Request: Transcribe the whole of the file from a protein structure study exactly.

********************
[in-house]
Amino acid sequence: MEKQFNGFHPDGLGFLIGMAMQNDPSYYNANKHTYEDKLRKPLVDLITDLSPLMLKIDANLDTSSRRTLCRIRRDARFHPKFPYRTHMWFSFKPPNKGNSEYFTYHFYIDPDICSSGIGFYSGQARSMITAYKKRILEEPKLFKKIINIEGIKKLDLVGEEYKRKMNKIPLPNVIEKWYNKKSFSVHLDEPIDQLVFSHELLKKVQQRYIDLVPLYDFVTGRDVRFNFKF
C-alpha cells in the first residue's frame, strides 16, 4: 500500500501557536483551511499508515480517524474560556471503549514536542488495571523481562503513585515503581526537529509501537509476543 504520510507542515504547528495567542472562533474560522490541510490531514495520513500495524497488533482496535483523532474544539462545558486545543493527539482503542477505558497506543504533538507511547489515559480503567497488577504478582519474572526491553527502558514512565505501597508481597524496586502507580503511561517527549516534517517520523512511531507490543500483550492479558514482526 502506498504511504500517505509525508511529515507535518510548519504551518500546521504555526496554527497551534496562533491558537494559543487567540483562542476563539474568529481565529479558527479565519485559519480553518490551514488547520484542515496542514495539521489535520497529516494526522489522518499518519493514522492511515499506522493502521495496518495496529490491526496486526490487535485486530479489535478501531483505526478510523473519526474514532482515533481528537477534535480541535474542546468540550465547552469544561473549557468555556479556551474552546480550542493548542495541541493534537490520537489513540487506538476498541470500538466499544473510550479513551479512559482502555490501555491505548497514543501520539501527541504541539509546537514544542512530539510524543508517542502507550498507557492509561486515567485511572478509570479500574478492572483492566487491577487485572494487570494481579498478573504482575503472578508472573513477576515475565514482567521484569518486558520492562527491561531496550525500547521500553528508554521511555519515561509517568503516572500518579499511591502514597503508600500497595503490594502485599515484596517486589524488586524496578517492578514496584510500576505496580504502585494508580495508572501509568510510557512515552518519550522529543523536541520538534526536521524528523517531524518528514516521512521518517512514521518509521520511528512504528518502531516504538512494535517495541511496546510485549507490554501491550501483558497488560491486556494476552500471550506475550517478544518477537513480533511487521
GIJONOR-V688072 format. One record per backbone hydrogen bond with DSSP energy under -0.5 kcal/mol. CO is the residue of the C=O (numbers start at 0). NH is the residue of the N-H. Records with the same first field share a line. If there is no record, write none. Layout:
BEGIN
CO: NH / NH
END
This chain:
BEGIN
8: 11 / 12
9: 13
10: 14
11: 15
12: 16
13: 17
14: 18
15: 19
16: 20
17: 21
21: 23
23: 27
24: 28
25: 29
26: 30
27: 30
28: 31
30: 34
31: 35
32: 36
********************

[in-house]
Amino acid sequence: MEKQFNGFHPDGLGFLIGMAMQNDPSYYNANKHTYEDKLRKPLVDLITDLSPLMLKIDANLDTSSRRTLCRIRRDARFHPKFPYRTHMWFSFKPPNKGNSEYFTYHFYIDPDICSSGIGFYSGQARSMITAYKKRILEEPKLFKKIINIEGIKKLDLVGEEYKRKMNKIPLPNVIEKWYNKKSFSVHLDEPIDQLVFSHELLKKVQQRYIDLVPLYDFVTGRDVRFNFKF
C-alpha cells in the first residue's frame, strides 16, 4: 500500500501557536483551511499508515480517524474560556471503549514536542488495571523481562503513585515503581526537529509501537509476543 504520510507542515504547528495567542472562533474560522490541510490531514495520513500495524497488533482496535483523532474544539462545558486545543493527539482503542477505558497506543504533538507511547489515559480503567497488577504478582519474572526491553527502558514512565505501597508481597524496586502507580503511561517527549516534517517520523512511531507490543500483550492479558514482526 502506498504511504500517505509525508511529515507535518510548519504551518500546521504555526496554527497551534496562533491558537494559543487567540483562542476563539474568529481565529479558527479565519485559519480553518490551514488547520484542515496542514495539521489535520497529516494526522489522518499518519493514522492511515499506522493502521495496518495496529490491526496486526490487535485486530479489535478501531483505526478510523473519526474514532482515533481528537477534535480541535474542546468540550465547552469544561473549557468555556479556551474552546480550542493548542495541541493534537490520537489513540487506538476498541470500538466499544473510550479513551479512559482502555490501555491505548497514543501520539501527541504541539509546537514544542512530539510524543508517542502507550498507557492509561486515567485511572478509570479500574478492572483492566487491577487485572494487570494481579498478573504482575503472578508472573513477576515475565514482567521484569518486558520492562527491561531496550525500547521500553528508554521511555519515561509517568503516572500518579499511591502514597503508600500497595503490594502485599515484596517486589524488586524496578517492578514496584510500576505496580504502585494508580495508572501509568510510557512515552518519550522529543523536541520538534526536521524528523517531524518528514516521512521518517512514521518509521520511528512504528518502531516504538512494535517495541511496546510485549507490554501491550501483558497488560491486556494476552500471550506475550517478544518477537513480533511487521
GIJONOR-V688072 format. One record per backbone hydrogen bond with DSSP energy under -0.5 kcal/mol. CO is the residue of the C=O (numbers start at 0). NH is the residue of the N-H. Records with the same first field share a line. If there is no record, write none. Layout:
BEGIN
CO: NH / NH
END
This chain:
BEGIN
8: 11 / 12
9: 13
10: 14
11: 15
12: 16
13: 17
14: 18
15: 19
16: 20
17: 21
21: 23
23: 27
24: 28
25: 29
26: 30
27: 30
28: 31
30: 34
31: 35
32: 36